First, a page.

9. Sintering time effect on thermal diffusivity in BSSCO doped with Sm at low temperatures as revealed by flash method

    Haydari, M.; Moksin, Mohd Maarof; Yunus, W. Mahmood M.; Grozescu, Ionel Valeriu; Hamadneh, I.; Halim, S. A.


    We report the effect of sintering time on thermal diffusivity of BSCCO (Bi-Pb-Sr-Ca-Cu-O) superconductors doped with Sm with different concentration. The superconductor samples were sintered for 24, 48 and 100 hours respectively at 850 Celsius. Thermal diffusivity measurement was carried out at 80 - 300 K by using photoflash technique. The sintering time was found indirectly affect the thermal diffusivity in the way it influenced the grain size and grain alignment.

  10. Diffusive and subdiffusive dynamics of indoor microclimate: a time series modeling.

    Maciejewska, Monika; Szczurek, Andrzej; Sikora, Grzegorz; Wyłomańska, Agnieszka


    The indoor microclimate is an issue in modern society, where people spend about 90% of their time indoors. Temperature and relative humidity are commonly used for its evaluation. In this context, the two parameters are usually considered as behaving in the same manner, just inversely correlated. This opinion comes from observation of the deterministic components of temperature and humidity time series. We focus on the dynamics and the dependency structure of the time series of these parameters, without deterministic components. Here we apply the mean square displacement, the autoregressive integrated moving average (ARIMA), and the methodology for studying anomalous diffusion. The analyzed data originated from five monitoring locations inside a modern office building, covering a period of nearly one week. It was found that the temperature data exhibited a transition between diffusive and subdiffusive behavior, when the building occupancy pattern changed from the weekday to the weekend pattern. At the same time the relative humidity consistently showed diffusive character. Also the structures of the dependencies of the temperature and humidity data sets were different, as shown by the different structures of the ARIMA models which were found appropriate. In the space domain, the dynamics and dependency structure of the particular parameter were preserved. This work proposes an approach to describe the very complex conditions of indoor air and it contributes to the improvement of the representative character of microclimate monitoring.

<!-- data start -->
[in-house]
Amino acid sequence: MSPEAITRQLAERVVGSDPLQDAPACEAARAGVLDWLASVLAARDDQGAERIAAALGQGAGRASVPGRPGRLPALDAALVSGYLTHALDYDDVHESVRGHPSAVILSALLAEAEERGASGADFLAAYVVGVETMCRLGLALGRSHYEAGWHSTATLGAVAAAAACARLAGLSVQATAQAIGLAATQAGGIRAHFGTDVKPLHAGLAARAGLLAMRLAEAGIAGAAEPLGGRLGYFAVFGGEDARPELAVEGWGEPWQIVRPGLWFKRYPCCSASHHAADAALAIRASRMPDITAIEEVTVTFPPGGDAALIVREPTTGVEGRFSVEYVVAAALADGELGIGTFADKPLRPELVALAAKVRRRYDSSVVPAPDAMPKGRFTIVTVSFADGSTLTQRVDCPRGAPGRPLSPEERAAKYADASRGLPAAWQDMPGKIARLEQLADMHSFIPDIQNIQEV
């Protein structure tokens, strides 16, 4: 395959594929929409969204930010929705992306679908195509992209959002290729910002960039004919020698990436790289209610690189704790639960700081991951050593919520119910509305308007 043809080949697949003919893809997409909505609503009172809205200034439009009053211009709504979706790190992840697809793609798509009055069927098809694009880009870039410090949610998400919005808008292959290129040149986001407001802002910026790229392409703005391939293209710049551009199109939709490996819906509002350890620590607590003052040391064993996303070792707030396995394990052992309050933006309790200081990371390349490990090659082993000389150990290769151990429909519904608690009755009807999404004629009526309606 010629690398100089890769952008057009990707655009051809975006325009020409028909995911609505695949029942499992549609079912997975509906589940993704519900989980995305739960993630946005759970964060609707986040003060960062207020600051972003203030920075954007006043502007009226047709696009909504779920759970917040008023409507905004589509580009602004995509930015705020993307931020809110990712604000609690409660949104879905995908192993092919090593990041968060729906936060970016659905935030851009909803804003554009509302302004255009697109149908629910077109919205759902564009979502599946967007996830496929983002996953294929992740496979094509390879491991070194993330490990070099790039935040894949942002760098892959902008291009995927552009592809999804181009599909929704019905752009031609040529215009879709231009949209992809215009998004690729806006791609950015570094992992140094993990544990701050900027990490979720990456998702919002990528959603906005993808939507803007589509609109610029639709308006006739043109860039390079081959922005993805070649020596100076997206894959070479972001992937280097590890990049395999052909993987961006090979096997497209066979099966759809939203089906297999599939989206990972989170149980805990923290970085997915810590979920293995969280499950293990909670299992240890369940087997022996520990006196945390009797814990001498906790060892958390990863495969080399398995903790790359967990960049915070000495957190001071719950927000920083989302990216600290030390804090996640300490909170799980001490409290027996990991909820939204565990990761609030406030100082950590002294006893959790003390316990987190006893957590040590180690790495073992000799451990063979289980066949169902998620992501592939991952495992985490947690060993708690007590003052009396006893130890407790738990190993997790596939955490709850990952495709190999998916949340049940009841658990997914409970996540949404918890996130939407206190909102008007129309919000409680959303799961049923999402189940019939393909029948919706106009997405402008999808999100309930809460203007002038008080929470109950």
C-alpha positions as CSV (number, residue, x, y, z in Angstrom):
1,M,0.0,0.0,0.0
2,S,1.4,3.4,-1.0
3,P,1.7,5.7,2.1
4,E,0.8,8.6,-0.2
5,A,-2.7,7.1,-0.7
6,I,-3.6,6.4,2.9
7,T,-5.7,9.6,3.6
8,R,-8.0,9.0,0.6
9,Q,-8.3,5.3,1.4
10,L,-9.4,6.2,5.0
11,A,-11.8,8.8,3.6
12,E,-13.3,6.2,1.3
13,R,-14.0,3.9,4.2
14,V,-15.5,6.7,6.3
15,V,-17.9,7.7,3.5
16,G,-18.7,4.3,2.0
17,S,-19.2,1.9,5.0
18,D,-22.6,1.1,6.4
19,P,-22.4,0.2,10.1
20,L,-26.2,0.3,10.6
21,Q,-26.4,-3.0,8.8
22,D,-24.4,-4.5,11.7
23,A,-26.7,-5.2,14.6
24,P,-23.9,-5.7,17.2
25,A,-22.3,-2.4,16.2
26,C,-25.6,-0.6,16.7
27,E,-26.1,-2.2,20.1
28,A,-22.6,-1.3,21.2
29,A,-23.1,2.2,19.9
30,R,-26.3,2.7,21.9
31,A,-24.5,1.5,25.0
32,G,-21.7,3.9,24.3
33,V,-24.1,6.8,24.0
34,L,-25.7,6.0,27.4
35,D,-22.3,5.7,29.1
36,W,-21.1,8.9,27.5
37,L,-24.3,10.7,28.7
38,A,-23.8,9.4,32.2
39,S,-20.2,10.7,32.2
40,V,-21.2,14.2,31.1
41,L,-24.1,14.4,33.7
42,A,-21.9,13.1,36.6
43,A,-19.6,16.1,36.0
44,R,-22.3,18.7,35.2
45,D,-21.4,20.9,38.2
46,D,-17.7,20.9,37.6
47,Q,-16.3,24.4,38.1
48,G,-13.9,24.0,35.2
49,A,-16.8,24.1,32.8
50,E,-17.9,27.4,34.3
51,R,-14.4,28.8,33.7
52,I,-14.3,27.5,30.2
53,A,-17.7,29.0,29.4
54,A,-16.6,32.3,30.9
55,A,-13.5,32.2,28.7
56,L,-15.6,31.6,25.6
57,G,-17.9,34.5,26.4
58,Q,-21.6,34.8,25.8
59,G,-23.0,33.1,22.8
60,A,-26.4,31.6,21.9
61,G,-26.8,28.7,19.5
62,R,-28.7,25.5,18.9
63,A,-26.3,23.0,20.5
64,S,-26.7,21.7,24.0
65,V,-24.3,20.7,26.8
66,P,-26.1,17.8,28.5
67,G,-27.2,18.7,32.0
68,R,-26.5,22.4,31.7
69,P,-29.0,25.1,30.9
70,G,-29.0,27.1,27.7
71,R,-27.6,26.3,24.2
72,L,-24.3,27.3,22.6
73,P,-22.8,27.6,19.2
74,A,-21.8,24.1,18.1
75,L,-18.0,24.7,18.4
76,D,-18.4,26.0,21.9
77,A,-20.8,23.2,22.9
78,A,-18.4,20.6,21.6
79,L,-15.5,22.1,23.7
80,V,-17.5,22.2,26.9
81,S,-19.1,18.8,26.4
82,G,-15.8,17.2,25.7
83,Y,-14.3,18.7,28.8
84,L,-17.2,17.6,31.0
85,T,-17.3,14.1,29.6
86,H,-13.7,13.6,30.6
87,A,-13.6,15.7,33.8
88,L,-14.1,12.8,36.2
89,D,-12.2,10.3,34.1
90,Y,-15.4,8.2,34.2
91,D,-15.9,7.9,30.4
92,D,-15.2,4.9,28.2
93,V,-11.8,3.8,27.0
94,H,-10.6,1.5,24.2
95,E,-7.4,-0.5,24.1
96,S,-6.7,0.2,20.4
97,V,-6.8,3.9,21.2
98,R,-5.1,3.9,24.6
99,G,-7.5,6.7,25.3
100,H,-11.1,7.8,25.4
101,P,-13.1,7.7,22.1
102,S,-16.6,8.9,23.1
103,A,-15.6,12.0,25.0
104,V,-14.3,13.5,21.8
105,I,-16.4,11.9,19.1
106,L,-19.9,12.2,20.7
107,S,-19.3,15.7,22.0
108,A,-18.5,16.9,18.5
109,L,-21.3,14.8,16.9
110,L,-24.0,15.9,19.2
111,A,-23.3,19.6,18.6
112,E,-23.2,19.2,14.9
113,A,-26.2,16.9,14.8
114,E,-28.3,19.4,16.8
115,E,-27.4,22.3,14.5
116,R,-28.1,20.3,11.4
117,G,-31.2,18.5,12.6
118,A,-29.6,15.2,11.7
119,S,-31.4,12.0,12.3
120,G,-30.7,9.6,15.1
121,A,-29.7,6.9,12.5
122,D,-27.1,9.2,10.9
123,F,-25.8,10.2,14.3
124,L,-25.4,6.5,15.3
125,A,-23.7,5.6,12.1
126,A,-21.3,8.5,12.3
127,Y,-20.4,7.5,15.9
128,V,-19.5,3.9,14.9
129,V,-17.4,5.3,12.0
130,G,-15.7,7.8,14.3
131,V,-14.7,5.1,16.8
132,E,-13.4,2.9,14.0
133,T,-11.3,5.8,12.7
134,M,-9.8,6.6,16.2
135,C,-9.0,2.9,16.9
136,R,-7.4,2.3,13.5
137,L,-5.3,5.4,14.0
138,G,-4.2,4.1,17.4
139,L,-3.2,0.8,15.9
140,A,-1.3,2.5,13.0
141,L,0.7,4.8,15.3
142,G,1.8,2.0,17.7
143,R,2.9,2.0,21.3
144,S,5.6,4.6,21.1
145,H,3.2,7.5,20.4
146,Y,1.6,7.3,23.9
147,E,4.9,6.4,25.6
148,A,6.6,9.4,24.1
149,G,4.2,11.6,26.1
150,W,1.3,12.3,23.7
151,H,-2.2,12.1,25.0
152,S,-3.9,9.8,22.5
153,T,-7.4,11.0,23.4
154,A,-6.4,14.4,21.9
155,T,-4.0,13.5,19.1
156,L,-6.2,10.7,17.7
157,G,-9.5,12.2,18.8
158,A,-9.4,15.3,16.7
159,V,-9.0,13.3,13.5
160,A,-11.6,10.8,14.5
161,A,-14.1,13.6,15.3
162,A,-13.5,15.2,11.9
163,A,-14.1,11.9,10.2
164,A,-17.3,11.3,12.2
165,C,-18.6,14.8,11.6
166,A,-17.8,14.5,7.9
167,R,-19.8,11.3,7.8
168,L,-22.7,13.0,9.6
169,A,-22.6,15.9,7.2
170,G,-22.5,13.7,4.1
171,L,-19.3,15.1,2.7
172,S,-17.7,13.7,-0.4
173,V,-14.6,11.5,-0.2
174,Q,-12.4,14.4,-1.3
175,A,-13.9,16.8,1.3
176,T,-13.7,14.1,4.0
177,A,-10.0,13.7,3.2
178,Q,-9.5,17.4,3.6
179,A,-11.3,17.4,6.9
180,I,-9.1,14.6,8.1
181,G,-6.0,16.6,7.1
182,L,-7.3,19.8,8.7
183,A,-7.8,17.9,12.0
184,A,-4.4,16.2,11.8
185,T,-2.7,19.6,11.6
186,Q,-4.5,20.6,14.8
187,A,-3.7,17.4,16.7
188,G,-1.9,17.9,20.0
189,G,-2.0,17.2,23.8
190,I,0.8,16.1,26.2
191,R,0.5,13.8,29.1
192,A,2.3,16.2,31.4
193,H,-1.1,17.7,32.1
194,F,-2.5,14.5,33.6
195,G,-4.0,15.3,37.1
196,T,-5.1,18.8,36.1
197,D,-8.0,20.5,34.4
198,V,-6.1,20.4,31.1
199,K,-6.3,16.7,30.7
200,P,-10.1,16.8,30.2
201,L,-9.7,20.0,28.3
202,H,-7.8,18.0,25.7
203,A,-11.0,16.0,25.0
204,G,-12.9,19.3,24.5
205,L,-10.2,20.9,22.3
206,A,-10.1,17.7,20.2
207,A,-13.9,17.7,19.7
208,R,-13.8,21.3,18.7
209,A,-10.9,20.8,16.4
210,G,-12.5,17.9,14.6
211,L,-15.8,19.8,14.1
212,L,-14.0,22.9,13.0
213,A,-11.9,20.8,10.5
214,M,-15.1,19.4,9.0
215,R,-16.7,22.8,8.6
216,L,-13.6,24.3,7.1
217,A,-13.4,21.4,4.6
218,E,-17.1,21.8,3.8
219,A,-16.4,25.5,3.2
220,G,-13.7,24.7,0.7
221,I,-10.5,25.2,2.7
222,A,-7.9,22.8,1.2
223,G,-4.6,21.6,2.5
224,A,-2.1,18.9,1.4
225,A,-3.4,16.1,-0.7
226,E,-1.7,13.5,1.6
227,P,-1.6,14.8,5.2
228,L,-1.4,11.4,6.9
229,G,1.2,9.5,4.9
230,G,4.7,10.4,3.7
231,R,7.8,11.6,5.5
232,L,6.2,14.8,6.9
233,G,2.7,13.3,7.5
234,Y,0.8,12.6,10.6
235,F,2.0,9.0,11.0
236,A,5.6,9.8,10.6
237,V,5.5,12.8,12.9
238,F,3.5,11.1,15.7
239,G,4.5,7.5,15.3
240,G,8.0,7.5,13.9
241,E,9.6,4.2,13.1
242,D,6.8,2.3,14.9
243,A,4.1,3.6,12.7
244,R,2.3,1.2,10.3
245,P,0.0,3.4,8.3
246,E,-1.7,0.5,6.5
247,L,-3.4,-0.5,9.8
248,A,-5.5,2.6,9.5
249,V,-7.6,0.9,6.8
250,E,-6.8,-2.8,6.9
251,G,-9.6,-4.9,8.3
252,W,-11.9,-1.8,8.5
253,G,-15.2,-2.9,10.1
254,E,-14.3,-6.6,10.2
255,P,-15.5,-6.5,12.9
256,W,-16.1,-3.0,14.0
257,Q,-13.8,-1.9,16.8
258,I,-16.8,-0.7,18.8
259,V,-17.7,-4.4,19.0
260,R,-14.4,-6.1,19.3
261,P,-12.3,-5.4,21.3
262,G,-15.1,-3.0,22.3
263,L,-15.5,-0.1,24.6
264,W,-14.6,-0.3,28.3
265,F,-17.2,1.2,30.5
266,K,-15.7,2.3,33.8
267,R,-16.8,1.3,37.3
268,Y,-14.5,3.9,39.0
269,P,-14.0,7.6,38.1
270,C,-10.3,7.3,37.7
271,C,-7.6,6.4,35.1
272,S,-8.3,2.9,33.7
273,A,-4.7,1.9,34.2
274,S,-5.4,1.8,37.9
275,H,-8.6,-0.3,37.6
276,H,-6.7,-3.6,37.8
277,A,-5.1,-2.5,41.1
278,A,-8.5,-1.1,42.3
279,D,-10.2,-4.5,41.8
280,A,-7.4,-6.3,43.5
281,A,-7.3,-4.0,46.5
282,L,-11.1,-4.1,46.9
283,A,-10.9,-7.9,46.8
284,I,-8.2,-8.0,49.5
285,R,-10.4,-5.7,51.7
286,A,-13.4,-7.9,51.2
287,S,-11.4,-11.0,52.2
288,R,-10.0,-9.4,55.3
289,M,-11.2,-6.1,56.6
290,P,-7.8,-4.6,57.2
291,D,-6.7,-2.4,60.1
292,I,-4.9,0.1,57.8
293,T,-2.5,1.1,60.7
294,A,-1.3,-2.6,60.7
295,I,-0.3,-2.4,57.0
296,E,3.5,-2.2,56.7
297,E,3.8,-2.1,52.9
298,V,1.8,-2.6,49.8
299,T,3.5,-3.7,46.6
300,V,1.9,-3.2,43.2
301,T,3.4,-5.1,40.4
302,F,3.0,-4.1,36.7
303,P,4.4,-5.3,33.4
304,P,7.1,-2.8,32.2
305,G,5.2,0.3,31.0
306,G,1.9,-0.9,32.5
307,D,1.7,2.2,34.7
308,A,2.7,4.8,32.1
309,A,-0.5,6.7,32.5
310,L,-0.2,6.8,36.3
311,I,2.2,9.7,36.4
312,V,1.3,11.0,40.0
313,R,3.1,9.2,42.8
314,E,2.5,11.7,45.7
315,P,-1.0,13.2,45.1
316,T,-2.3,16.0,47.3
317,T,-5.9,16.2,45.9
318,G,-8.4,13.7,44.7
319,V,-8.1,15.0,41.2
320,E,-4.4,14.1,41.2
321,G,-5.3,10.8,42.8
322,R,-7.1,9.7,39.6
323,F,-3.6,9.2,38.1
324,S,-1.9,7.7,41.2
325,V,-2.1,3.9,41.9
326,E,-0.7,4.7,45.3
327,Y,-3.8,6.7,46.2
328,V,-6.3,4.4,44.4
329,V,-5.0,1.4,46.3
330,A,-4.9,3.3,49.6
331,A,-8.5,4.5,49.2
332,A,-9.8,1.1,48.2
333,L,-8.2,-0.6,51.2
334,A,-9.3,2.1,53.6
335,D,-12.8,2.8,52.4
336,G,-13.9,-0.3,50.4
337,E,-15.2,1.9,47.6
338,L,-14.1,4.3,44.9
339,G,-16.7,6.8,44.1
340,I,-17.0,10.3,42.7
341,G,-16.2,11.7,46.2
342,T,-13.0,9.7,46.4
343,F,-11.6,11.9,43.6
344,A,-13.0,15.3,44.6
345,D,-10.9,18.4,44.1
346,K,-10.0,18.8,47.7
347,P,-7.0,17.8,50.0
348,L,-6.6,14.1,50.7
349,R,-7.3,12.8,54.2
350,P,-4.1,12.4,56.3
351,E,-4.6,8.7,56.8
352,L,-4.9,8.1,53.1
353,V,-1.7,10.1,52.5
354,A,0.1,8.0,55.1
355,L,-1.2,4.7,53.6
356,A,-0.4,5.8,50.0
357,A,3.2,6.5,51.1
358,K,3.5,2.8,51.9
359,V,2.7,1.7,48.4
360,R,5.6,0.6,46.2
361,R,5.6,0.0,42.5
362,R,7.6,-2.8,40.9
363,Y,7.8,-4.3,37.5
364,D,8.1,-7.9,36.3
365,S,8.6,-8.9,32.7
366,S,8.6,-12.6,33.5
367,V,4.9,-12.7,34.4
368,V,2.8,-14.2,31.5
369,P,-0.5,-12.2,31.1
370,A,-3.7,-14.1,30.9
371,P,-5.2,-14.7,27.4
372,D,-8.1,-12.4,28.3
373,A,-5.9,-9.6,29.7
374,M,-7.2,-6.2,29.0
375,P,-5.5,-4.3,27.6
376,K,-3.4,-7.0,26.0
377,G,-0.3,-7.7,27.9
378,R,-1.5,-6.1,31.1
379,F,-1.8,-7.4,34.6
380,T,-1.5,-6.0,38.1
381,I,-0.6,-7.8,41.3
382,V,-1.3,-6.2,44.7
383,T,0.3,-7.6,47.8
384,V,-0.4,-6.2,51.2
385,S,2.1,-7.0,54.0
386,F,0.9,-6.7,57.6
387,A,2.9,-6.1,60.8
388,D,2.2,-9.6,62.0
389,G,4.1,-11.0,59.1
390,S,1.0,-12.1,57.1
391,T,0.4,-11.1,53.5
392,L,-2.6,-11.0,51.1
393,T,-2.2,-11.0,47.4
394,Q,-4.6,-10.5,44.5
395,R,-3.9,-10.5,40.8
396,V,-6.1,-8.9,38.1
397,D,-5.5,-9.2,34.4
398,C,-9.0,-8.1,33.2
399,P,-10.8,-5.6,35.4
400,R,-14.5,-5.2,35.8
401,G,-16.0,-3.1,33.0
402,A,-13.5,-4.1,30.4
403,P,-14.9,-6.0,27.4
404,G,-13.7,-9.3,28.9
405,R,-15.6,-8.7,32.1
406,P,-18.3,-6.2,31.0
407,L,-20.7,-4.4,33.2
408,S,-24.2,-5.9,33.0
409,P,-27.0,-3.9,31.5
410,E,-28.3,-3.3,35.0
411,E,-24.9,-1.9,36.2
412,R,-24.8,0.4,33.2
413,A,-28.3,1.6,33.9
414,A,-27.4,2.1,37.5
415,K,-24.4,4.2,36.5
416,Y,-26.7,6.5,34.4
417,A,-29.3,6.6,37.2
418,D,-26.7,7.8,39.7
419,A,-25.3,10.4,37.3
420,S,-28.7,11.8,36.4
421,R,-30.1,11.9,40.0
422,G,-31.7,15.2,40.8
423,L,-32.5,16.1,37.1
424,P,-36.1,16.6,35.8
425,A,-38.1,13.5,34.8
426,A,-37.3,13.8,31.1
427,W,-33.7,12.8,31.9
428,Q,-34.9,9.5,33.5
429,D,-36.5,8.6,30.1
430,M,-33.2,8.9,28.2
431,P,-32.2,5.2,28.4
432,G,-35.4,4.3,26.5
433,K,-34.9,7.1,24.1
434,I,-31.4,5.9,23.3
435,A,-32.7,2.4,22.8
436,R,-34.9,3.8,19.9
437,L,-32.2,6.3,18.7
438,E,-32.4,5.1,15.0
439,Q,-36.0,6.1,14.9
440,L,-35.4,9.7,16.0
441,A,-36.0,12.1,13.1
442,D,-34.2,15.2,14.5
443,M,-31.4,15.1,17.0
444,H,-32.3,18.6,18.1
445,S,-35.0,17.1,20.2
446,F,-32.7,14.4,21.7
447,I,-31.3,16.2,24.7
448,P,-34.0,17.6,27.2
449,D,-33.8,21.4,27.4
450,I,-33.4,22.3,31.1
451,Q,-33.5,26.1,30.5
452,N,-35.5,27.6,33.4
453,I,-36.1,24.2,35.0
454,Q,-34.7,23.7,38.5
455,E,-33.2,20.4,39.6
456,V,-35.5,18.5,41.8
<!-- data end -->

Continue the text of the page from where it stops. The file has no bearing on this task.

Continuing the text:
11. TaDb: A time-aware diffusion-based recommender algorithm

    Li, Wen-Jun; Xu, Yuan-Yuan; Dong, Qiang; Zhou, Jun-Lin; Fu, Yan


    Traditional recommender algorithms usually employ the early and recent records indiscriminately, which overlooks the change of user interests over time. In this paper, we show that the interests of a user remain stable in a short-term interval and drift during a long-term period. Based on this observation, we propose a time-aware diffusion-based (TaDb) recommender algorithm, which assigns different temporal weights to the leading links existing before the target user's collection and the following links appearing after that in the diffusion process. Experiments on four real datasets, Netflix, MovieLens, FriendFeed and Delicious show that TaDb algorithm significantly improves the prediction accuracy compared with the algorithms not considering temporal effects.

  12. Phase transition and crossover in diffusion-limited aggregation with reaction times

    Nagatani, Takashi; Stanley, H. Eugene


    A generalized diffusion-limited aggregation (DLA) with reaction times that has been proposed by Bunde and Miyazima [Phys. Rev. A 38, 2099 (1988)] is considered. Crossover from the DLA to the diffusion-limited self-avoiding walk (DLSAW) is investigated by using the two-parameter position-space renormalization-group method. The crossover exponent and the crossover radius are calculated. The geometrical phase transition between DLA and DLSAW found by Bunde and Miyajima is analyzed by making use of the three-parameter position-space renormalization-group method. A global flow diagram in the three-parameter space is obtained. Above the percolation threshold all the renormalization flows are merged into the DLA point. Below the threshold all the renormalization flows are merged into the DLSAW point. When the reaction time is large, the double-crossover phenomenon occurs below the threshold.

  13. Numerical method for solving the three-dimensional time-dependent neutron diffusion equation